Along with death and taxes, two things appear inevitable. The first is that wireless connectivity will not only be built into everything we can imagine, but into everything we can't as well. The second is that those devices will have wholly inadequate security, if they have any security at all. Even with strong defenses, there is the likelihood that governmental agencies will gain covert access to IoT devices anyway.
What this says to me is that we need a law that guarantees consumers the right to buy versions of products that are not wirelessly enabled at all.
If that sounds like an over-reaction, consider the point made in a recent ZDNet story by Danny Palmer, titled Internet of Things security: What happens when every device is smart and you don't even know it? That article reads in part as follows:
"The price of turning a dumb device into a smart device will be 10 cents," says Mikko Hyppönen, chief research officer at F-Secure.
However, it's unlikely that consumer [sic] will be the one who gains the biggest benefits from every device their homes collecting data; it's those who build them who will reap the greatest rewards -- alongside government surveillance services.
"It's going to be so cheap that vendors will put the chip in any device, even if the benefits are only very small. But those benefits won't be benefits to you, the consumer, they'll be benefits for the manufacturers because they want to collect analytics,"…
For example, a kitchen appliance manufacturer might collect data and use it for everything from seeing how often the product breaks to working out where customers live and altering their advertising accordingly in an effort to boost sales -- and the user might not even know this is happening, if devices have their own 5G connection and wouldn't even need access to a home Wi-Fi network.
"The IoT devices of the future won't go online to benefit you -- you won't even know that it's an IoT device," says Hyppönen.
If you find the idea unsettling that you may soon be surrounded by hordes of invisible, unsuspected digital spies, this would be a good time to think about what we should do about it. But how likely is it that we will do anything at all?
The ZDNet article observes that most people will simply shrug and accept the situation, as they have so many others leading to the exposure of their browsing habits, and much more, in exchange for free Internet services. It also notes how unlikely and difficult it will be to update the security of devices costing as little as a dime as the threatscape continues to evolve. Only in the last sentence of the article is government action mentioned as an option, and then only to suggest that perhaps the powers that be should become involved in mandating adequate security.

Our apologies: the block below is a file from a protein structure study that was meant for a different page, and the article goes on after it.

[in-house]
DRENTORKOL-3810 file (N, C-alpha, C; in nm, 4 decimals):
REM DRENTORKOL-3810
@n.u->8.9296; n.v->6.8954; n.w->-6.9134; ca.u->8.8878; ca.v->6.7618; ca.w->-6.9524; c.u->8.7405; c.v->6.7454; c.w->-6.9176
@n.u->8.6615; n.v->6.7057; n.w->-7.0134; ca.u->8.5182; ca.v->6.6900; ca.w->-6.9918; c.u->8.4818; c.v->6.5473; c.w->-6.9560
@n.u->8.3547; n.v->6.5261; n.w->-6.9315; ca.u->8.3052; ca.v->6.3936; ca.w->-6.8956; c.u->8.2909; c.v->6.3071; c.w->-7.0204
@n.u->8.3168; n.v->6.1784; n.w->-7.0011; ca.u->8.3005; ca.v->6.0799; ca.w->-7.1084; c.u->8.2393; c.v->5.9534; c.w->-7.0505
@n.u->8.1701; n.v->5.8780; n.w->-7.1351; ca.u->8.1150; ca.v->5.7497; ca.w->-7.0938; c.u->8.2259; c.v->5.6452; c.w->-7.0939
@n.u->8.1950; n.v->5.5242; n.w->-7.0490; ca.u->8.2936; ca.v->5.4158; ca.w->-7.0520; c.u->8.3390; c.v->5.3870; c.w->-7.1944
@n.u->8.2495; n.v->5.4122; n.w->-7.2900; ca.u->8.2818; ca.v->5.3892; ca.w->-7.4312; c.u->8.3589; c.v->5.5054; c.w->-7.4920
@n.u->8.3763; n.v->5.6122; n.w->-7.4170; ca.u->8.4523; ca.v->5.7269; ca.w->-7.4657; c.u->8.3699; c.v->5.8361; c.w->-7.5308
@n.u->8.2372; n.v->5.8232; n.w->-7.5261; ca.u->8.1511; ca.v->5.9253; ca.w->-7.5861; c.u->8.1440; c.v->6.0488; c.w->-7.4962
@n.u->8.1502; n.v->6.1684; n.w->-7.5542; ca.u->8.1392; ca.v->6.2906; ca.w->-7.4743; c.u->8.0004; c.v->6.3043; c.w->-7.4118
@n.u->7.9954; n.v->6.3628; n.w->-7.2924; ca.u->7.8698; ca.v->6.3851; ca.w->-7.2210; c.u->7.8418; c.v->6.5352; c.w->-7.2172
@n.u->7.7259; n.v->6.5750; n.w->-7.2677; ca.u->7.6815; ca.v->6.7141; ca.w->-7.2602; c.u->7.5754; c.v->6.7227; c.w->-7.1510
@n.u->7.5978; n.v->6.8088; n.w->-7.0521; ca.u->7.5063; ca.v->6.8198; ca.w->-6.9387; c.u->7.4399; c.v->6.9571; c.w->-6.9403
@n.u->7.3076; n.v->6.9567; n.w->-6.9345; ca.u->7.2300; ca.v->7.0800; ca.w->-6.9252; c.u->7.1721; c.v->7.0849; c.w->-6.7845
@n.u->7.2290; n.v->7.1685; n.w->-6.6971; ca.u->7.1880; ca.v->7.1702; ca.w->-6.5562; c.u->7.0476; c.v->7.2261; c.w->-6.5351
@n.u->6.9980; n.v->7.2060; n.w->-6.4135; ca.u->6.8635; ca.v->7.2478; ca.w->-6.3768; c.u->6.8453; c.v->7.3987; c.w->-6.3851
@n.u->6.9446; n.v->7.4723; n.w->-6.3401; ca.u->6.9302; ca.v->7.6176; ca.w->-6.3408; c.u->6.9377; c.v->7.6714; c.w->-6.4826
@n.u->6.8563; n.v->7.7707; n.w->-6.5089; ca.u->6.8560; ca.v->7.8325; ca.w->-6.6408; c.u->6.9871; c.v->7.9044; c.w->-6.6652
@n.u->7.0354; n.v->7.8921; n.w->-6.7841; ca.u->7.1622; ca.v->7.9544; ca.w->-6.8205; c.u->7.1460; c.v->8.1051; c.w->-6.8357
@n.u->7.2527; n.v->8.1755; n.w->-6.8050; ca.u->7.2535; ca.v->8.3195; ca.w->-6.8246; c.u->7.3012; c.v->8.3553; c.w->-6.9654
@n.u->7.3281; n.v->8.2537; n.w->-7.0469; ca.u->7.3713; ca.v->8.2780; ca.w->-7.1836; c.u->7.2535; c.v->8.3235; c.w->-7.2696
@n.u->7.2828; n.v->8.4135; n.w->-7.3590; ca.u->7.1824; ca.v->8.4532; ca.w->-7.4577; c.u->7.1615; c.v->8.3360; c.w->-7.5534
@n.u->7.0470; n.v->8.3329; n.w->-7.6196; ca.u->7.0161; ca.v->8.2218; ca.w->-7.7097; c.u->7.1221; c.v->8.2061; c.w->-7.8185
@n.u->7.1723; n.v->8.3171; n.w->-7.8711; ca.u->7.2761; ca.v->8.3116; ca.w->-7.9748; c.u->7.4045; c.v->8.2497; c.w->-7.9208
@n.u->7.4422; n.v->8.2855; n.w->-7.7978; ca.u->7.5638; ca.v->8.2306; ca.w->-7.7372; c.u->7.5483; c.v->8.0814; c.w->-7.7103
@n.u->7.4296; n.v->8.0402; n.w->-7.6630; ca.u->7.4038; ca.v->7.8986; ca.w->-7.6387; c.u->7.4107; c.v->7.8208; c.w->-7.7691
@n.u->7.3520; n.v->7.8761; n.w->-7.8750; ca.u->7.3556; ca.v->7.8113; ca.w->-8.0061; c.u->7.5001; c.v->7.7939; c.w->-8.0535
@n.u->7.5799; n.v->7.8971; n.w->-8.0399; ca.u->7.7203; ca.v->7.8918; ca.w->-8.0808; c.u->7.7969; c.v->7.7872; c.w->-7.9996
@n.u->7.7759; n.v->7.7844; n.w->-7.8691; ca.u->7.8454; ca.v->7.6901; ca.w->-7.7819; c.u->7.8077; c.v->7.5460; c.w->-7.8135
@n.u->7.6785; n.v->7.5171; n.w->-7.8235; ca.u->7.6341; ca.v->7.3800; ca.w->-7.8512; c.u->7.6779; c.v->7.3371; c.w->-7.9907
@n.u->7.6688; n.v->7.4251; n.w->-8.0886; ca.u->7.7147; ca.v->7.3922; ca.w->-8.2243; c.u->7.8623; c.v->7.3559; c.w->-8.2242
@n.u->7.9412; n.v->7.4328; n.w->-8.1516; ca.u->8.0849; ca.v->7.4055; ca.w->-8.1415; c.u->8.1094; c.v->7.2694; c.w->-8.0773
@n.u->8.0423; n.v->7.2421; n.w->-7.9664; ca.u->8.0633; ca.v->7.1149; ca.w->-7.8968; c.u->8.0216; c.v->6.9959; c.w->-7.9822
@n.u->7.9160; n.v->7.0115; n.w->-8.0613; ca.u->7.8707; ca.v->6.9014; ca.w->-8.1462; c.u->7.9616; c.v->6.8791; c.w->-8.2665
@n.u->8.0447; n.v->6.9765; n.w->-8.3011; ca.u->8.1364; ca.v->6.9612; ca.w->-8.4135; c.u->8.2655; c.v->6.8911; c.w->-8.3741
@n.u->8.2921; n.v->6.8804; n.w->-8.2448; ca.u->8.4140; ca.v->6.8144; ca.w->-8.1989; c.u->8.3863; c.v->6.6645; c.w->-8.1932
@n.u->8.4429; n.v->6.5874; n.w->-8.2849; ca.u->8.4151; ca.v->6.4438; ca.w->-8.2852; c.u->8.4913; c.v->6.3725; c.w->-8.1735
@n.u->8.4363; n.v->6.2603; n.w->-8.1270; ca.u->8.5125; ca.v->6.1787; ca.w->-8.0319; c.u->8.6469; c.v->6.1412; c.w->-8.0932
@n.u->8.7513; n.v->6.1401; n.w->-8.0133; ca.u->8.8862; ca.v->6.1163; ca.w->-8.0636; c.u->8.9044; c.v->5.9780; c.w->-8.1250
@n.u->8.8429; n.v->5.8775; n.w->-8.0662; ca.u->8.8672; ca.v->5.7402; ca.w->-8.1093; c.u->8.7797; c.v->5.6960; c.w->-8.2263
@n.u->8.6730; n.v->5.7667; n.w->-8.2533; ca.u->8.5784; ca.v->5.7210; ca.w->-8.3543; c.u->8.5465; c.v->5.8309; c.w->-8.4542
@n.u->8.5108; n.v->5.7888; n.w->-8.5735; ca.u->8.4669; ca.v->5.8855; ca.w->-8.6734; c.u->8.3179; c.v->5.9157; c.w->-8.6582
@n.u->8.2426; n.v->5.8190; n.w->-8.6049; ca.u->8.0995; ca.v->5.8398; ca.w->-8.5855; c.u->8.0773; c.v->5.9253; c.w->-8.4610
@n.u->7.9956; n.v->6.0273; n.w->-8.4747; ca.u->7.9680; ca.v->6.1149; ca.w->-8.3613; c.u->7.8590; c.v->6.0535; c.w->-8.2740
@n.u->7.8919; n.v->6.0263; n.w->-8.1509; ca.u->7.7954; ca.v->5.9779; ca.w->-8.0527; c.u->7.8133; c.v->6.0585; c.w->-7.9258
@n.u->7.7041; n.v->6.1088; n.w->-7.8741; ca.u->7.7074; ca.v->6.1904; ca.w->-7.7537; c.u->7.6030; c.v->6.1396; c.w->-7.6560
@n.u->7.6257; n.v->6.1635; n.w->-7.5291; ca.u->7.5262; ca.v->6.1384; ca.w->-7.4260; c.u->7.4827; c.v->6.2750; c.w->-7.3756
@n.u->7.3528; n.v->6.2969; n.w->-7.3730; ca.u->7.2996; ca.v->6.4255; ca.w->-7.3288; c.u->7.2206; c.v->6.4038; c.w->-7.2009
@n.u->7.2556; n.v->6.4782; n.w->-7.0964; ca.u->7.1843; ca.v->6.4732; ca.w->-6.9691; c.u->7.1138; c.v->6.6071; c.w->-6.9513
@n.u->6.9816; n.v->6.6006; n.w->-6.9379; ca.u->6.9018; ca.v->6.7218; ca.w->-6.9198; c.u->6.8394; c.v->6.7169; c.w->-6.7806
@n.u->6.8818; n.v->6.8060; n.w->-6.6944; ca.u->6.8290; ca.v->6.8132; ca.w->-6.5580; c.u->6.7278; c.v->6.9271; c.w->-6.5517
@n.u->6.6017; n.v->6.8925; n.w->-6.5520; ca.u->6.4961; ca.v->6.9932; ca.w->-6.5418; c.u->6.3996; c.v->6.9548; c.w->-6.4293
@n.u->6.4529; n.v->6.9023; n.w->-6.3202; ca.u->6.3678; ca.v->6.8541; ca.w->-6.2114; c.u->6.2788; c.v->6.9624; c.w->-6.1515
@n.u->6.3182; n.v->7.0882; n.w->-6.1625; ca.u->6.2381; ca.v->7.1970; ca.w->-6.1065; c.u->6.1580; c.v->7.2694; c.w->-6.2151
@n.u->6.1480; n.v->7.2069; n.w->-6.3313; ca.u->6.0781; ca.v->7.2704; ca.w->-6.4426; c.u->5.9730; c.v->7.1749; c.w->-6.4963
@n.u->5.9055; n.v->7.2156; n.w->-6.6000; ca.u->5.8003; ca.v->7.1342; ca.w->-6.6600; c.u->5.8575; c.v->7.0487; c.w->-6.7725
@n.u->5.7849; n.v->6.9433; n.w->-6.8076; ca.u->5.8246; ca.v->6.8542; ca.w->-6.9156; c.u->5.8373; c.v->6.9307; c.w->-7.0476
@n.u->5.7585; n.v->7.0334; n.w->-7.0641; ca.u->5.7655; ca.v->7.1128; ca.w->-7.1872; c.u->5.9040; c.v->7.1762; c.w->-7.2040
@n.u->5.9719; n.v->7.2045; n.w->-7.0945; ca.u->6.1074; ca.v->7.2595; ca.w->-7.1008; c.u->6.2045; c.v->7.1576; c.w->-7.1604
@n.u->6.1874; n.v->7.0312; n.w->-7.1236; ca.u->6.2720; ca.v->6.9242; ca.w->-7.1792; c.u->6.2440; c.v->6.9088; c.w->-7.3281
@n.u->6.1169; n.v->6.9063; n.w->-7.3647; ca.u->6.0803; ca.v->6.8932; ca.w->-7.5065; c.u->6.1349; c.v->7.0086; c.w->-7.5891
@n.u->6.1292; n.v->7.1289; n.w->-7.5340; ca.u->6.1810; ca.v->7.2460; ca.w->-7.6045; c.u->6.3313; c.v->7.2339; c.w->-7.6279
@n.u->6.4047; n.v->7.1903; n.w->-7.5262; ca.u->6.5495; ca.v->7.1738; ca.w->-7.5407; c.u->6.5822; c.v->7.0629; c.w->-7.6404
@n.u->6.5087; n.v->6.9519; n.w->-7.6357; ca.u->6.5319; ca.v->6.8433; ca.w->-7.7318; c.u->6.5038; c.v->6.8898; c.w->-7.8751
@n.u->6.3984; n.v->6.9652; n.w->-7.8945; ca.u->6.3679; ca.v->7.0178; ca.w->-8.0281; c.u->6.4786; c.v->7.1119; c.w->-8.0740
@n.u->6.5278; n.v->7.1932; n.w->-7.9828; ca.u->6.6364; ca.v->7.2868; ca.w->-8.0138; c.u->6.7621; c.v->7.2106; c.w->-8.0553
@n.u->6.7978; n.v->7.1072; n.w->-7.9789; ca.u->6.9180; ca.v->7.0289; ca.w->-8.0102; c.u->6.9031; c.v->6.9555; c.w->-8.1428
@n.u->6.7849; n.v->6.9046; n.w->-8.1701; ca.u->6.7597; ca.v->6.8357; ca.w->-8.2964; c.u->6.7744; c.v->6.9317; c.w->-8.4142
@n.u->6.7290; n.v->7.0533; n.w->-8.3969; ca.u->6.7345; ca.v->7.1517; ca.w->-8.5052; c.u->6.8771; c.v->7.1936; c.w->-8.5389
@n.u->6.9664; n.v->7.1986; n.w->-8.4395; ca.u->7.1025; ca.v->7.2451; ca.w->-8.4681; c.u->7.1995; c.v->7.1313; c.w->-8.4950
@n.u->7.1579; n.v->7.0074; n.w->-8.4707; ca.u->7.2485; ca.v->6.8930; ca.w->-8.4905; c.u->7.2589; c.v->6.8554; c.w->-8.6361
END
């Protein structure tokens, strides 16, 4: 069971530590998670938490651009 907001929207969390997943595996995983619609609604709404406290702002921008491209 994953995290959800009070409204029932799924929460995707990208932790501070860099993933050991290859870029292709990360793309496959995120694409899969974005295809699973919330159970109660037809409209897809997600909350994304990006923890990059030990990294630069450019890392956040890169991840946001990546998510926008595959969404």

In my opinion, that’s going at it all wrong.
We’ve been citizens of the technology age long enough to recognize that a few fundamental truths have become well established. They include that adding security will always be an afterthought for vendors; that the effectiveness of defenses will always lag behind the ability of black hats (not to mention the NSA) to gain access; and that the cheaper a device is, the less likely it is that it will benefit from robust security. History teaches us that government regulation has never been able to adequately address issues like these.
And then there’s the issue of what happens to the data once it is collected. The traditional approach in the US towads safeguarding most kinds of personal data is hardly comforting: a vendor can collect and share many kinds of data so long as it discloses to the consumer in advance that it has reserved the right to do so. In most cases (financial and health data being the exceptions), there are no requirements to protect that data from theft. There’s no reason to expect that this will change as more and more types of data become available and commercially useful.
I think a new type of protection is needed that rebalances the equation in favor of the individual: we need to ask governments to recognize that that we have a fundamental right not to be connected. That means that unless the essential purpose of a product demands connectivity, a consumer should be able to buy a version of that product with no embedded radio chips. There’s simply no other way to be sure that the product won’t be coopted, and every reason to assume that coopting will be too easy – even if the vendor claims that the embedded device hasn’t been activated. As recently as last week we've learned that this provides no defense.
In the current political environment, it seems unlikely that such an effort will receive a favorable hearing in the US Congress. But it might receive serious attention in various US states, and it will certainly resonate in many parliaments in Europe. Progress can be mde, but only if we raise the issue and ask for a response.
It’s time we let legislators know - and soon - that a citizen’s right to be disconnected is more important than a vendor’s desire to acquire endless amounts of data.